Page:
I'm now sitting on 28 fully rooted system and still on 3 low priv shells. As 90% of those are in the public network, I'm going to have to start pivoting. Now this is completely new territory, and I had a go at it this evening. Despite the people on the forums making it seem like its impossible, it is actually quite easy, at one point I had a remote desktop connection from my kali box to a dual homed system on the IT network, which I then used to rdp onto a system in the dev network (I had credentials but it failed due to the user not being in the remote desktop users group). Someone was working on the machine at the time so they may have changed it.

    So yeh, I'll move on to proxy chains tomorrow which should hopefully get me started on properly scanning the non-routable networks, but so far, I am more than happy about my progress.

    A quick note about metasploit. Before this course, I had this illusion that I'd have to spend weeks trying to port exploits from metasploit into a python script or equivalent. In reality, of the 28 servers I have compromised, I'd say 5 have been through metasploit. My basic process upon discovering an exploit available for a service is quite simple. I first look online (exploit db, security focus etc), if no exploit code (c, python, perl etc) is available, I'll look at a metasploit module. I then look at the metasploit exploits code and decide whether its something I could code myself, normally this isnt too tricky, however, if its an SMB vuln, or something that uses quite advanced exploitation techniques, then I'll just go ahead and use metasploit. At most this process will take maybe an hour. So yeh just my two cents.
    Reply With Quote Quote  

  22. Senior Member
    Join Date
    Oct 2014
    Location
    Australia
    Posts
    177

    Certifications
    SSCP, CISSP, OSCP
    #46
    You make it all sound so simple.
    Reply With Quote Quote  

  23. Member
    Join Date
    Jan 2016
    Posts
    56
    #47
    I suppose I have made it sound easy. I should probably say that most of the machines have been really hard. I've had a lot of late nights and frustrating mornings.
    Reply With Quote Quote  

  24. Member
    Join Date
    Jan 2016
    Posts
    56
    #48
    Feels like a while since I've done a proper update on this thread so here goes.

    Day 36:
    I'm now over half way through my lab time and it has certainly started getting a lot harder. I seem to have run out of targets that are directly exploitable, and due to my poor post exploitation, i had to go back to machines i'd already done. I got completely stuck for 2 or 3 days and just couldn't figure out where to go next, I felt a bit lost as to whether to hit the IT, Dev or public networks.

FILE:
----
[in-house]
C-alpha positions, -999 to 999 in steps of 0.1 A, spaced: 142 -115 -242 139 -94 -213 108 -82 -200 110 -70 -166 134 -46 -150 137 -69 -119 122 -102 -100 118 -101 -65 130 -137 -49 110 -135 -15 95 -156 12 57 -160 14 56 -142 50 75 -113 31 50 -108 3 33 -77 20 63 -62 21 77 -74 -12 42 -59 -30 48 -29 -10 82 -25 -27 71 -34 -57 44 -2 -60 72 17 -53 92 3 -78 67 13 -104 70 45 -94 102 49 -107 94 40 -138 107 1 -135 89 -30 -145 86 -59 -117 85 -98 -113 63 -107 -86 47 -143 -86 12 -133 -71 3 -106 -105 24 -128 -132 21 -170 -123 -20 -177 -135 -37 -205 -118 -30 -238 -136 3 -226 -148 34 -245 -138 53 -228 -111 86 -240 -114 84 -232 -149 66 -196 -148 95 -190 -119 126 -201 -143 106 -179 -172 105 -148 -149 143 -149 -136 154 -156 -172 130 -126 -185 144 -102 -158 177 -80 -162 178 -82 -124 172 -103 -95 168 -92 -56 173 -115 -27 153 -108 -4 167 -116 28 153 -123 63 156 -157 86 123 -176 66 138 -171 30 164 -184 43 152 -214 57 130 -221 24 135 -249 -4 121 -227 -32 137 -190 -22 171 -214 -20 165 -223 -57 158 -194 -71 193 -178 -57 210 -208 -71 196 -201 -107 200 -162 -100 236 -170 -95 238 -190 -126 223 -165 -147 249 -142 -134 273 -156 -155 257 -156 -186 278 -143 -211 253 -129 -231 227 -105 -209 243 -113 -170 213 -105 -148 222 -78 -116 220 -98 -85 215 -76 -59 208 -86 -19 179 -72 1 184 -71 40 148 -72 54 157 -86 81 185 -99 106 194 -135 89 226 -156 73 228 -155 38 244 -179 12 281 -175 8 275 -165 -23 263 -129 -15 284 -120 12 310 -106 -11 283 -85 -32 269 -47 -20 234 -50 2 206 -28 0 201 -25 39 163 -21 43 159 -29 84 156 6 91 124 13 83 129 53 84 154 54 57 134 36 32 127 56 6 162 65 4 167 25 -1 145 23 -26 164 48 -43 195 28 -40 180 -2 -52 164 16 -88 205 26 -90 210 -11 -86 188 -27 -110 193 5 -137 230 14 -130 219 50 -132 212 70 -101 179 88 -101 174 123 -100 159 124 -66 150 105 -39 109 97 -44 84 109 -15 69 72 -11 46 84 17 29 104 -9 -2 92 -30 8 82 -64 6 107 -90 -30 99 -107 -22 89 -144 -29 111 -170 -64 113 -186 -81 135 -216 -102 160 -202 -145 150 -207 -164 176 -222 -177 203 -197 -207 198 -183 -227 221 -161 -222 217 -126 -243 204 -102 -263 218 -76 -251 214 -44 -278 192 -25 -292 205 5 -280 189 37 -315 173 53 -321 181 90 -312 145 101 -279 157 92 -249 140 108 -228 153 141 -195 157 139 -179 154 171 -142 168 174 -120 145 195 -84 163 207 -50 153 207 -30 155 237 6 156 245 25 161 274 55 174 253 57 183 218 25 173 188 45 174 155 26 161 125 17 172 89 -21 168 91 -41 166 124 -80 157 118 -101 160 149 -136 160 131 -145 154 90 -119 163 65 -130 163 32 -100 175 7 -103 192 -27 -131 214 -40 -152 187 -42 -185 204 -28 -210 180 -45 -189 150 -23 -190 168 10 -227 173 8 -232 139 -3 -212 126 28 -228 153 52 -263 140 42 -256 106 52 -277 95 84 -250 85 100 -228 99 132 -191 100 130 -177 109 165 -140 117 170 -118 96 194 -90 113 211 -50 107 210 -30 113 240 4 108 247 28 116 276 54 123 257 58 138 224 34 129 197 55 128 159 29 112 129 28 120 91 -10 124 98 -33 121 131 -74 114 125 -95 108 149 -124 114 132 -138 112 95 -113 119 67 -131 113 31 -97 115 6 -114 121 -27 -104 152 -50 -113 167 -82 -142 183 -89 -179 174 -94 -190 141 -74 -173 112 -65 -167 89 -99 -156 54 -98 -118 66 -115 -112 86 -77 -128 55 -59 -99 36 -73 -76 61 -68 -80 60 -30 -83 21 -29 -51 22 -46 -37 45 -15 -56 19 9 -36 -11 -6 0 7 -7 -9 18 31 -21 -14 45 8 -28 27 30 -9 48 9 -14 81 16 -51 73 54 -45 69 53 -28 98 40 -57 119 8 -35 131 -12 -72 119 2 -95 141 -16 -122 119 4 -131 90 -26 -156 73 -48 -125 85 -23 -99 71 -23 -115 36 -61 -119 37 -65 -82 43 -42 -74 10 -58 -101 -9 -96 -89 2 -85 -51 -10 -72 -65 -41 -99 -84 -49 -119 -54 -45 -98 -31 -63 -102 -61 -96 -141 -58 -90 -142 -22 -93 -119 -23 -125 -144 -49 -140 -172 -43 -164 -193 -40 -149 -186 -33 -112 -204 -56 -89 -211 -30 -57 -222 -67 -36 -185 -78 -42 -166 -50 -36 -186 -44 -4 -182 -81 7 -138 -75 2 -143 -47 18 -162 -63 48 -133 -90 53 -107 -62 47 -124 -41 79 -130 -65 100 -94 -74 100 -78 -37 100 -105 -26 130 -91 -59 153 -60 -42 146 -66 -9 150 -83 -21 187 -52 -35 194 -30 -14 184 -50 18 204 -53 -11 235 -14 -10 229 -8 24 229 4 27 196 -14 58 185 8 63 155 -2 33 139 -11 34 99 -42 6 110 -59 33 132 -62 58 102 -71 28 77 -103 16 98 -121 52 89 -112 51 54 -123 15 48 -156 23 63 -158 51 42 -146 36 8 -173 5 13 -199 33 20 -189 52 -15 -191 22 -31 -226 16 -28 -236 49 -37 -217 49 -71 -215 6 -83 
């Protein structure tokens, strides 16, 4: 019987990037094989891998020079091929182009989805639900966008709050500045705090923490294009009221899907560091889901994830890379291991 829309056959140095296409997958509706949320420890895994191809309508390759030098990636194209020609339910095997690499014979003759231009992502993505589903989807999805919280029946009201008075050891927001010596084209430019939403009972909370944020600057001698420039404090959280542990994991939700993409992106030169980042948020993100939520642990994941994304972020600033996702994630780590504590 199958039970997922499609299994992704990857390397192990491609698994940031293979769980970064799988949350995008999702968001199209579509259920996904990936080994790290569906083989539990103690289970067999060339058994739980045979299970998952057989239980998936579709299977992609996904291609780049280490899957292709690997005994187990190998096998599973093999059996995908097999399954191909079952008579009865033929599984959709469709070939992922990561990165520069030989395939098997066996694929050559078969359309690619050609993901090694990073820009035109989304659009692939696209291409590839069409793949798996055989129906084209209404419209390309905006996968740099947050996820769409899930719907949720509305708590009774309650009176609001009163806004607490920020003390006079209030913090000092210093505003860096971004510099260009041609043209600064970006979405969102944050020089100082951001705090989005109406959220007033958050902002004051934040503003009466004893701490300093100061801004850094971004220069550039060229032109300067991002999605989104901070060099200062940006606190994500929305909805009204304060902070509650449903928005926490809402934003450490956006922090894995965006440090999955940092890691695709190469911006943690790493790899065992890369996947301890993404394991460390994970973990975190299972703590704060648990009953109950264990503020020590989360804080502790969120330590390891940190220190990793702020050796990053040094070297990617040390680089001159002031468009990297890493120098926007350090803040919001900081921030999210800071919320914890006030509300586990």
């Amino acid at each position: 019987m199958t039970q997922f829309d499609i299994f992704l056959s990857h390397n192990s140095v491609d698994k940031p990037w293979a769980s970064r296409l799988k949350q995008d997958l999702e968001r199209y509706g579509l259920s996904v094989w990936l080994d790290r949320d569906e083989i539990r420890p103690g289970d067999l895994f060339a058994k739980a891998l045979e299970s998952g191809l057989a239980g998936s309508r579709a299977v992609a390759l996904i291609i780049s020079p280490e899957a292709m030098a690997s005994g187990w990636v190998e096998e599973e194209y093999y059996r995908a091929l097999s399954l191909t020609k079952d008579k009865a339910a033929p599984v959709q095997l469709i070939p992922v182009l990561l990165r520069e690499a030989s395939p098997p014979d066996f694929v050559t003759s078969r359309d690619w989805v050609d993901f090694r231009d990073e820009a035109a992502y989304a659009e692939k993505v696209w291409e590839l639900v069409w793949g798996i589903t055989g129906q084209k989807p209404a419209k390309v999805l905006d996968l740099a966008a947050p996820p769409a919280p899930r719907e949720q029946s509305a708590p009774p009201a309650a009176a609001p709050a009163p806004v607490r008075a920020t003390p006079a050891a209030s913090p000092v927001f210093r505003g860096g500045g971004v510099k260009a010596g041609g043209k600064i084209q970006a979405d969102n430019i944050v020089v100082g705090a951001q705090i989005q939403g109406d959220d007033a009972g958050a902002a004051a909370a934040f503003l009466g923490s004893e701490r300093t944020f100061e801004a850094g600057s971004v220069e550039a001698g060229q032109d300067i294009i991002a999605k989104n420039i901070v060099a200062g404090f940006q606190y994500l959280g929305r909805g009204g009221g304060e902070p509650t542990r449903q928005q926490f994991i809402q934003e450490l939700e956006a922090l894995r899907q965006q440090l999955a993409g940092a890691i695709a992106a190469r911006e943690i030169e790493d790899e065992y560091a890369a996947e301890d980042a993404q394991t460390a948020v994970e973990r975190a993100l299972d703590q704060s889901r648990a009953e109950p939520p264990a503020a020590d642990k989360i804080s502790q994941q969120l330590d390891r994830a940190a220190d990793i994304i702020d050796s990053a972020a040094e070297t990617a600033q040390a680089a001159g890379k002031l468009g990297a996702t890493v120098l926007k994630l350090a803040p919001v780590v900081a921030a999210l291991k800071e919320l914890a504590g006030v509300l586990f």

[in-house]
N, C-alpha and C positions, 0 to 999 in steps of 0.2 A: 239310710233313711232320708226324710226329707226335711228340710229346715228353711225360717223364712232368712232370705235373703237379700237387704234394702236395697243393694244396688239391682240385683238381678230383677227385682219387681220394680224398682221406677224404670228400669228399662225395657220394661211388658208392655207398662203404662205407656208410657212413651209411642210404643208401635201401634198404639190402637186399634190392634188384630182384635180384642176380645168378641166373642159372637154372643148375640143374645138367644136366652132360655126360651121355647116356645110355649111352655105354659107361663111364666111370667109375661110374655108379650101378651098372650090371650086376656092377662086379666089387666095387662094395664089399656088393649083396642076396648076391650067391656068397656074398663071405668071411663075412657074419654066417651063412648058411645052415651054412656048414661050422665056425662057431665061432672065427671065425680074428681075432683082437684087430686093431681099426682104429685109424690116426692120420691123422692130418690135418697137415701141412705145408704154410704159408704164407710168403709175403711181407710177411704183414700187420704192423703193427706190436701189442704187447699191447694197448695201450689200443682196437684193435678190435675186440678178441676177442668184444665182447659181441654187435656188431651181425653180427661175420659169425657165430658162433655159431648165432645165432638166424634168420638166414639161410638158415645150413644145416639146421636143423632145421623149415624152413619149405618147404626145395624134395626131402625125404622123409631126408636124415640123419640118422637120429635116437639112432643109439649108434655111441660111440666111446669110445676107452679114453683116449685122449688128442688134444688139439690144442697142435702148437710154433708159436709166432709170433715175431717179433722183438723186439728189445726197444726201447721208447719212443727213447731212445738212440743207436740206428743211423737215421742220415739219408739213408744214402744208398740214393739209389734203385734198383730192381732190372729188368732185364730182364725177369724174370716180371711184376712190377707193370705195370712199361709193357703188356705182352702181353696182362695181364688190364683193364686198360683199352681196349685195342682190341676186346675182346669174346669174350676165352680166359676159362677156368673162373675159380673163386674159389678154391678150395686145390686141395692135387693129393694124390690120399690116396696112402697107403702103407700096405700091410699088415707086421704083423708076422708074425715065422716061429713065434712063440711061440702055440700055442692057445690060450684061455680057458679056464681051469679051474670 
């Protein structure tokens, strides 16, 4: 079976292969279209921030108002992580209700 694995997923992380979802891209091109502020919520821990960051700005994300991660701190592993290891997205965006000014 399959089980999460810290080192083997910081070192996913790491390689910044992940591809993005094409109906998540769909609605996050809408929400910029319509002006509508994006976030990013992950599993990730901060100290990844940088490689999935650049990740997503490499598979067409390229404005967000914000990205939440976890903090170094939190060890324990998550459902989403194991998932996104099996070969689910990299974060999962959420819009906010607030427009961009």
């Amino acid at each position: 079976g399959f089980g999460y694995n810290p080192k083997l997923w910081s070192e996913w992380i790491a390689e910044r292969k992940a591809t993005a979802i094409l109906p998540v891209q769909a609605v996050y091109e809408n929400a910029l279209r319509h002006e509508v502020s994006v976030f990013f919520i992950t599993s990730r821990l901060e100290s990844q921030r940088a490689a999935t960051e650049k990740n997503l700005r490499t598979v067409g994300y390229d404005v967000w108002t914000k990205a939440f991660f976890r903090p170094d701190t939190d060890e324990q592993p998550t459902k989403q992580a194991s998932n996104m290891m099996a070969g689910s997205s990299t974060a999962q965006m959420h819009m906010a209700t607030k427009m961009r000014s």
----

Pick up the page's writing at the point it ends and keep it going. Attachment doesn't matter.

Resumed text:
Luckily after that things started falling into place, and I am back to rooting one or two systems a day. I should also mention that I'm not bothering with targeting duplicate systems as i don't see the point. Currently I'm on 35 full roots and 2 low shells (edb and pain). I haven't really looked at pain, suff, or humble to be fair as I know they don't lead to other machines, so I feel it might be time wasted. My main goal at the moment is getting the admin network done. I've one machine left in the dev department, and two(?) in the IT department.

    A quick list of what I dont have looks something like this: master, slave (no idea with these two), pain, suff, hum, tricia, some it systems, nina (dev department) and whatever is in the admin network (I have one machine in there, but it didn't lead to a network key, so it's still locked)
    Reply With Quote Quote  

  25. Member
    Join Date
    Jan 2016
    Posts
    56
    #49
    2nd update today. Turns out someone had removed the network key from the admin host I had exploited so I have unlocked all the networks.

    I found the port scanning through my admin host pivot to be too slow, it was a lot easier to just write a Python port scanning script and upload it myself.

    Already got my second admin box, currently scanning another
    Reply With Quote Quote  

  26. Member
    Join Date
    Sep 2015
    Posts
    83

    Certifications
    Old School MCSE, NET+, CEH, CISSP, GICSP, OSCP and SCADA Specific goodness
    #50
    An alternate to pivoting or proxy chaining is just to copy the tool install to the target machine. i.e I would install Nmap on an it/admin machine and run the scan from there. Best performance bang I could get.
    Reply With Quote Quote  

+ Reply to Thread
Page 2 of 4 First 12 34 Last

Social Networking & Bookmarks